Not pinned to a single genre or style, Jonny Widley (aka Alphabets Heaven) has moved effortless between different sounds the past few years. London born-and-bred and with a number of solid releases under his belt, we wanted to catch up briefly with Widley ahead of the CDR London relaunch to get an update on his current projects, and his perspective on what it’s like to attend CDR…
When and where did you first attend CDR?
I kind of connect CDR with Plastic People. I know CDR took place in lots of venues, but for me it was always connected to that time around 07-08, when I was going to FWD fairly regularly and there was that amazing intersection between the West Coast Beat stuff and the London sound. At that time everyone I knew was obsessed with the sound system at Plastic People. There were all these rumours that someone had basically hand-made the system, and would tune it on a daily basis. It certainly sounded that way. There was a kind of community spirit around the venue too, a general feeling of open-mindedness to the music. I heard there was a night you could just bring a CD of your music too and get it played out. I was way too self-conscious at the time to want people to hear my stuff.
I think it was the WotNot guys that actually took me to CDR. It was pretty special to have something played at Plastic People, that venue was the ideal club and atmosphere to me. I’m always going back to that space in some way, so to have something of mine actually played there…
Any noteworthy CDR memories?
My first memory is of hearing a track by JJ Mumbles that was just perfect for Plastic People. He needs to release some of that stuff soon. My other main memory of that night was hearing my track being played, and the mix being terrible. I think I left like pretty soon after I felt so embarrassed. But Tony thought it was pretty interesting, and ended up getting in touch with me.
How long have you been making music and how would you describe your journey?
I’ve been playing guitar since I was like 12, and took that pretty seriously for the first 10 years or so of my life. Since then it’s more been production and composition. Being around some amazing DJs and record collectors has really inspired me. I’d say I’ve gotten a lot better at not just copying whatever I happen to be listening to, feel a lot closer to something that’s me. There’s been a couple of times where I’ve made things that I’ve been 100% certain no one will like and it turns out to be the standout. So nowadays I’m a lot less worried about other people’s opinion on my music and more concerned with making exactly what I want to.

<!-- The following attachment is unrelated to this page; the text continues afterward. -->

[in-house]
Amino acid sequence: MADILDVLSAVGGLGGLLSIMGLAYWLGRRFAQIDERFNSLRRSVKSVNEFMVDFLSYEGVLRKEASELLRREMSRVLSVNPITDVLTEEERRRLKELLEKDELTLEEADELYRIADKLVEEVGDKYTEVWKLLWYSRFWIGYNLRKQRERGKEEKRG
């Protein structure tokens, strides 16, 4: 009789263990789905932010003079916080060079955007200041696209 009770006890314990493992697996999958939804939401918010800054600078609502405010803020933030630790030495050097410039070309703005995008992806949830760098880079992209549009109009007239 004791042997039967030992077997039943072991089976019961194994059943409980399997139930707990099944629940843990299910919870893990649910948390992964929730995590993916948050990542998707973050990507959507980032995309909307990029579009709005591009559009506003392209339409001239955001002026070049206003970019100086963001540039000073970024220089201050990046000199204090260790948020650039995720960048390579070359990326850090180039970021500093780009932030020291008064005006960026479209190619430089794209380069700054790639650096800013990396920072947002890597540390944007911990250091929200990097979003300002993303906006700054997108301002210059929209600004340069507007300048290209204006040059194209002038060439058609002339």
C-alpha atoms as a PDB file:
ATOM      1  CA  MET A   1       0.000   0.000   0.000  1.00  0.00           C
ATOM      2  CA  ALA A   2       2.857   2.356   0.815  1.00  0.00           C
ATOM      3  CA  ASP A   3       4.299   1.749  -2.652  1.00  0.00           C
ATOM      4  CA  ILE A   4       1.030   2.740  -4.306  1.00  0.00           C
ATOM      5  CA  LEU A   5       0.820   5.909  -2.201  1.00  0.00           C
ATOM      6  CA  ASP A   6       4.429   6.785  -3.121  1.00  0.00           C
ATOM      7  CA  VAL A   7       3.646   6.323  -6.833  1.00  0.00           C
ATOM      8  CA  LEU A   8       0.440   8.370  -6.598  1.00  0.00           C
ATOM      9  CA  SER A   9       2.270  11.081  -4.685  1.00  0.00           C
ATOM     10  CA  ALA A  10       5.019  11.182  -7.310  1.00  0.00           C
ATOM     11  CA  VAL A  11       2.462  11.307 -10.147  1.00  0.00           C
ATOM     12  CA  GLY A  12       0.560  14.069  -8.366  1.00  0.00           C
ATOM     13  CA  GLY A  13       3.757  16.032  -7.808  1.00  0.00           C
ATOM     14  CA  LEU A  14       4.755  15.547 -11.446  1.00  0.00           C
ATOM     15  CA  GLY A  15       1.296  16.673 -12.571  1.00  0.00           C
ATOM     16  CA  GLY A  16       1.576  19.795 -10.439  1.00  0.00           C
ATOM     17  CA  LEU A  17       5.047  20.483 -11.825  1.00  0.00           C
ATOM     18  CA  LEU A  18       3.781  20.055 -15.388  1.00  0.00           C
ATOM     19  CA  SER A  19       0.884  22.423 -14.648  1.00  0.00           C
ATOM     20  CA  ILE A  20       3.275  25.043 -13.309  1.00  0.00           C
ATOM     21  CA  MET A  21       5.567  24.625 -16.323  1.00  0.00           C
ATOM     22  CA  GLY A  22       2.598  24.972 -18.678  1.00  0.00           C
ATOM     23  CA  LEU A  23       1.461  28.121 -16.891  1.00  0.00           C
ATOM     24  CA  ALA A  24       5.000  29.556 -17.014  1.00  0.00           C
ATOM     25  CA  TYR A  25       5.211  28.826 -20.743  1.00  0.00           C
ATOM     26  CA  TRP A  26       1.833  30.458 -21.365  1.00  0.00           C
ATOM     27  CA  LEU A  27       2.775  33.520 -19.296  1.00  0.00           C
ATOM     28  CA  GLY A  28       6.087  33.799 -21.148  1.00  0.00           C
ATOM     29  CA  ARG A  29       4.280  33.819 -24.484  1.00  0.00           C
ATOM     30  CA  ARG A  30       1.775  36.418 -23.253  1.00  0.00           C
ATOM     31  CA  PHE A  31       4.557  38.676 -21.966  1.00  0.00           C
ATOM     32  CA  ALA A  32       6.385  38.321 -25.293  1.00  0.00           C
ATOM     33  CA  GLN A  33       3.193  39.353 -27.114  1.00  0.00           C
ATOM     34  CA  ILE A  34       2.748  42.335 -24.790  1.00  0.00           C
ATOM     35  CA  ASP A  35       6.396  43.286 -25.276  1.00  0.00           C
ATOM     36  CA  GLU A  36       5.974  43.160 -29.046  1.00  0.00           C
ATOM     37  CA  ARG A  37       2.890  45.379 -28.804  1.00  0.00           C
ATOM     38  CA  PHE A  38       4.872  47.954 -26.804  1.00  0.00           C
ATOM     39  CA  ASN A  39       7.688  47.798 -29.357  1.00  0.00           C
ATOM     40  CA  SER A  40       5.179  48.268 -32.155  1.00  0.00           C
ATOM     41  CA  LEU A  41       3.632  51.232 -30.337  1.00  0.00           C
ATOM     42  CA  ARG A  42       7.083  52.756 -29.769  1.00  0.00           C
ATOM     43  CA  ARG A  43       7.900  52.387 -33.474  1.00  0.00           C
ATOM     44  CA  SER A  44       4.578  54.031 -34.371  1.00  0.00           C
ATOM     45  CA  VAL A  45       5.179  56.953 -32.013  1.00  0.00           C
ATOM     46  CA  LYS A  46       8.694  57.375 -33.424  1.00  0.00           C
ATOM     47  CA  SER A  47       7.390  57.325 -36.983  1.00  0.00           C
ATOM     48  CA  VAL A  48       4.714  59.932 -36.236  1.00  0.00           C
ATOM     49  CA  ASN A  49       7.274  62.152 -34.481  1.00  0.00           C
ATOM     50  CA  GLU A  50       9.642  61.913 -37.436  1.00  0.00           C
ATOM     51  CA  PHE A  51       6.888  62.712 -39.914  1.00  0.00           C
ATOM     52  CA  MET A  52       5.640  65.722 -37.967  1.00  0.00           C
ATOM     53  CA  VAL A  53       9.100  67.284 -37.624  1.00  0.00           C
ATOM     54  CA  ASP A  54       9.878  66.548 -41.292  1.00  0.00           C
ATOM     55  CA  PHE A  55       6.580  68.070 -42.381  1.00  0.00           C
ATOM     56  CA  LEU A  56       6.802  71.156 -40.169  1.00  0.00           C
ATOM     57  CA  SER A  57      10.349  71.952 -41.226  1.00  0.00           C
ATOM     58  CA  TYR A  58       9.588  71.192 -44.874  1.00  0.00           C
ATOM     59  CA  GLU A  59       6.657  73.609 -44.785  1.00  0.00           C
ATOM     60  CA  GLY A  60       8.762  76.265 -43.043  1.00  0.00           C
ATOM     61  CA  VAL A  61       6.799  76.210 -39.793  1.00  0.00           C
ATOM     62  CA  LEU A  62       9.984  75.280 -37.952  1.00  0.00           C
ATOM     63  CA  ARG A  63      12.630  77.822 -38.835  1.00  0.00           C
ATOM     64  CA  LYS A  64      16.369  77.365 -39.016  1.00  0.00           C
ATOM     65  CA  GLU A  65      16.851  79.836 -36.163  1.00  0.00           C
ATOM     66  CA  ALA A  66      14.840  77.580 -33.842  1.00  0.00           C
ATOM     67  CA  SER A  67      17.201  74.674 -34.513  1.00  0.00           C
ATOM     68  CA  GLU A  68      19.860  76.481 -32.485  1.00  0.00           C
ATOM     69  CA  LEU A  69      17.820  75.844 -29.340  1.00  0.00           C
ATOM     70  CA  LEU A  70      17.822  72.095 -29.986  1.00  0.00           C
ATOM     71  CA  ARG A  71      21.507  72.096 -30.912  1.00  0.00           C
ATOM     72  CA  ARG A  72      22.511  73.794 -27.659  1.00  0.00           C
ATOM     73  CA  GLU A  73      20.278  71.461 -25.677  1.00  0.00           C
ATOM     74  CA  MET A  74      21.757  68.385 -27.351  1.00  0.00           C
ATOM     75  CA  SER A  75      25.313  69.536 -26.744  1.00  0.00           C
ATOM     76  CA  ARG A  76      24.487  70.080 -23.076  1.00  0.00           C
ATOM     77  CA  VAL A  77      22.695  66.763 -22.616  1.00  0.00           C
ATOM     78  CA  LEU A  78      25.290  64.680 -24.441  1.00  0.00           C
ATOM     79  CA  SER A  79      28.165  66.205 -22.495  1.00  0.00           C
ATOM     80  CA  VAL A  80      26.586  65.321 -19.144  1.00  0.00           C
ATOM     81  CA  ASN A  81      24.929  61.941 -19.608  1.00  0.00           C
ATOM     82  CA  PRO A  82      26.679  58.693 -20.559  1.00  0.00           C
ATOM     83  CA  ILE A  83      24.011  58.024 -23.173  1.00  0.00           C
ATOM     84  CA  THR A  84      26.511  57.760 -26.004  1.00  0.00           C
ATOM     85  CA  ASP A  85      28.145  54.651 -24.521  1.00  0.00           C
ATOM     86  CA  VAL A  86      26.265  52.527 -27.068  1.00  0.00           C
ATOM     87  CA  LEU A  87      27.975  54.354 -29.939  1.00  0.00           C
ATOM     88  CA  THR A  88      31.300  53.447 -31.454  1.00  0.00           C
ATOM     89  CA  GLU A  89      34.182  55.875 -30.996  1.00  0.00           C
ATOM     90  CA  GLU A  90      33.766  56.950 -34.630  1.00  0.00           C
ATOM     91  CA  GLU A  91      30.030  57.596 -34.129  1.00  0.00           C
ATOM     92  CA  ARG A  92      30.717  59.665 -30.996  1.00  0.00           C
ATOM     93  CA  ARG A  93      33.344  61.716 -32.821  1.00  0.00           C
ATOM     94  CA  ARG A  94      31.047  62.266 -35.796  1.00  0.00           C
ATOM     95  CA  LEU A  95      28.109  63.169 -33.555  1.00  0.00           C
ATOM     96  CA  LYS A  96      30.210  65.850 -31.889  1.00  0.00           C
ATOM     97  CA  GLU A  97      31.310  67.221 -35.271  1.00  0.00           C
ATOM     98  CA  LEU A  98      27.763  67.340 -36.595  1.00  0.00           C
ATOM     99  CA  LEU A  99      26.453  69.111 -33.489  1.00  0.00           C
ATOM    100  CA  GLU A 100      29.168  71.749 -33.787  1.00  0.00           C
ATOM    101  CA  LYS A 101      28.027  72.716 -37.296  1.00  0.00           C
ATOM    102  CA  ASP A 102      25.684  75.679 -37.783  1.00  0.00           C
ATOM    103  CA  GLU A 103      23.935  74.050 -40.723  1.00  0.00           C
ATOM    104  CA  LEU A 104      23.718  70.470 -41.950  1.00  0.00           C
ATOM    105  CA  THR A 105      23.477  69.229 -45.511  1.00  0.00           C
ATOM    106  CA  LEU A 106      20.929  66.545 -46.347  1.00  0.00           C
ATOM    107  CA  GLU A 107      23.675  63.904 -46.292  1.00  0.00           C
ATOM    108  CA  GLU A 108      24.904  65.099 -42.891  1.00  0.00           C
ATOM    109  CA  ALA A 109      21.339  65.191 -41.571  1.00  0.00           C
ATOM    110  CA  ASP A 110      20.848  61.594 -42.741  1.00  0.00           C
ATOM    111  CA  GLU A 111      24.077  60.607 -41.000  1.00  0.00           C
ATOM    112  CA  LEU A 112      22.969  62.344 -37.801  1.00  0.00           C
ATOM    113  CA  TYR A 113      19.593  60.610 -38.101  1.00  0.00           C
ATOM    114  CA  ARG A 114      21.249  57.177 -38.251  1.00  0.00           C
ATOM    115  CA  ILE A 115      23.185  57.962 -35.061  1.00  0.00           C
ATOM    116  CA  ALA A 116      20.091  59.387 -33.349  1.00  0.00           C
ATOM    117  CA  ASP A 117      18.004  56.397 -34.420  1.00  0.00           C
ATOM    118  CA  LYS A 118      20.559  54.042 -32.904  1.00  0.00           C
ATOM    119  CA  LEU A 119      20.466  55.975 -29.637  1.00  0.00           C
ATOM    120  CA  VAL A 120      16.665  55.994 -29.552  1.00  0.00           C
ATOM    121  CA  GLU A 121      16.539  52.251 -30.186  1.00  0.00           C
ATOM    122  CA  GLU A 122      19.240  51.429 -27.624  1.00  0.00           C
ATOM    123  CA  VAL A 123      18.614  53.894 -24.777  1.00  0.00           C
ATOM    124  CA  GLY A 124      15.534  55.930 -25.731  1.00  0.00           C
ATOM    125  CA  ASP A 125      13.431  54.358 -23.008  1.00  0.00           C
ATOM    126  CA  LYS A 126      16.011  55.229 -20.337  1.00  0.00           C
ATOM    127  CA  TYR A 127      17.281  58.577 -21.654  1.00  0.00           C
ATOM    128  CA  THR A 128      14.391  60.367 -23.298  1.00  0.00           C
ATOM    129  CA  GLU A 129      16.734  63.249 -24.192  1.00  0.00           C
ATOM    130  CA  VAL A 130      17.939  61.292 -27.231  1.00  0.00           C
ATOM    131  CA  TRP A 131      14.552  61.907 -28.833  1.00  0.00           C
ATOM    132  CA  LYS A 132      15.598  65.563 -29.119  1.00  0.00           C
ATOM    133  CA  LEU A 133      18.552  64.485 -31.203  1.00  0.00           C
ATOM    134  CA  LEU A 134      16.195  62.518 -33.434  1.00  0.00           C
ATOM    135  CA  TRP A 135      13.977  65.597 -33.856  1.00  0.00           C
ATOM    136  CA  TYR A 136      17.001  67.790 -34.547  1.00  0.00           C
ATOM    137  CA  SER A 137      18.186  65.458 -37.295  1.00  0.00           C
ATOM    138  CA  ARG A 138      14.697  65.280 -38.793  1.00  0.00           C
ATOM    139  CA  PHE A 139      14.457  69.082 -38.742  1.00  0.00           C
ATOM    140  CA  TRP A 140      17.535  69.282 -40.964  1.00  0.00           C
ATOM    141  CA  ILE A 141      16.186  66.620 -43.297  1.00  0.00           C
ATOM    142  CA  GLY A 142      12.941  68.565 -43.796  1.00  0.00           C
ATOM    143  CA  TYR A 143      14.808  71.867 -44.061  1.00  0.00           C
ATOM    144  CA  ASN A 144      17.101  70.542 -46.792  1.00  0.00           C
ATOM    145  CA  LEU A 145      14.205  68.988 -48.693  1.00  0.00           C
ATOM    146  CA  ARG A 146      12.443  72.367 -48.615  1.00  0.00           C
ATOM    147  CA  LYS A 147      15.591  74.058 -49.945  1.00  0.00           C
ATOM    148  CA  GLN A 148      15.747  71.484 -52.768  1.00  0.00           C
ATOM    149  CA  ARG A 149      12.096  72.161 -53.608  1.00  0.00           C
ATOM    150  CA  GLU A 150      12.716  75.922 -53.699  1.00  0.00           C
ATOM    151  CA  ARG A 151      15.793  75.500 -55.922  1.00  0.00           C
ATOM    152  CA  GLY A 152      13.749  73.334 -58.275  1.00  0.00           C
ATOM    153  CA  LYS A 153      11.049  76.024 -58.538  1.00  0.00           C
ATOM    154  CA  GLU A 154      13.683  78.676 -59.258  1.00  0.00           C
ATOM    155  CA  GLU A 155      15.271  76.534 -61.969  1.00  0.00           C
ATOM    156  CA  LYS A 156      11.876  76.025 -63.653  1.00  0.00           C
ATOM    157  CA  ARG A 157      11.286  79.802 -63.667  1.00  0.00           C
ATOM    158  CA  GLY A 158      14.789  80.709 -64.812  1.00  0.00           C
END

Please give a brief (as you see fit) description of your current production set up.
My setup is pretty simple. My laptop, my PadKontrol and my reel to reel. I’m using pretty old software and not too many plugins. You can have a lot of fun with a laptop and a reel to reel though. Lots of field recordings, lots of samples.
Have you a favourite piece of equipment? Something you always return to or at the centre of your studio. Please could you tell us about it? When/where did you pick it up? What makes it special?
I’ve had my PadKontrol for at least 5 years. It’s my main piece of live equipment. I can’t believe it still works, though I’ve had to replace quite a few parts on it. I really like the idea of viewing it as an actual instrument, rather than something to be updated every two years or so. Every now and then it kind of shows a new aspect of itself, typically something I don’t think it was really designed to do. But yeah, it’s used on nearly all of my music in some form.
Please could you describe your work life/creative life tussle. Any tips or tricks for managing to keep making music?
I’m a software developer by day, which is good because the hours are fairly flexible. The only real advice I can give is try and do something every day, even if it’s for 20 minutes. That seems to work best for me.
Any projects or tracks your working on at the moment that you’d like to let us know about?
I’m finishing up an EP I’m looking forward to people hearing. A bit colder than the previous stuff, hope people like it.
Finally, have you any advice or words of warning for producers/musicians developing musical works in progress to play at CDR?
Play the weird stuff. You never know what’s going to work.
Keep tabs on Alphabets Heaven via his Soundcloud.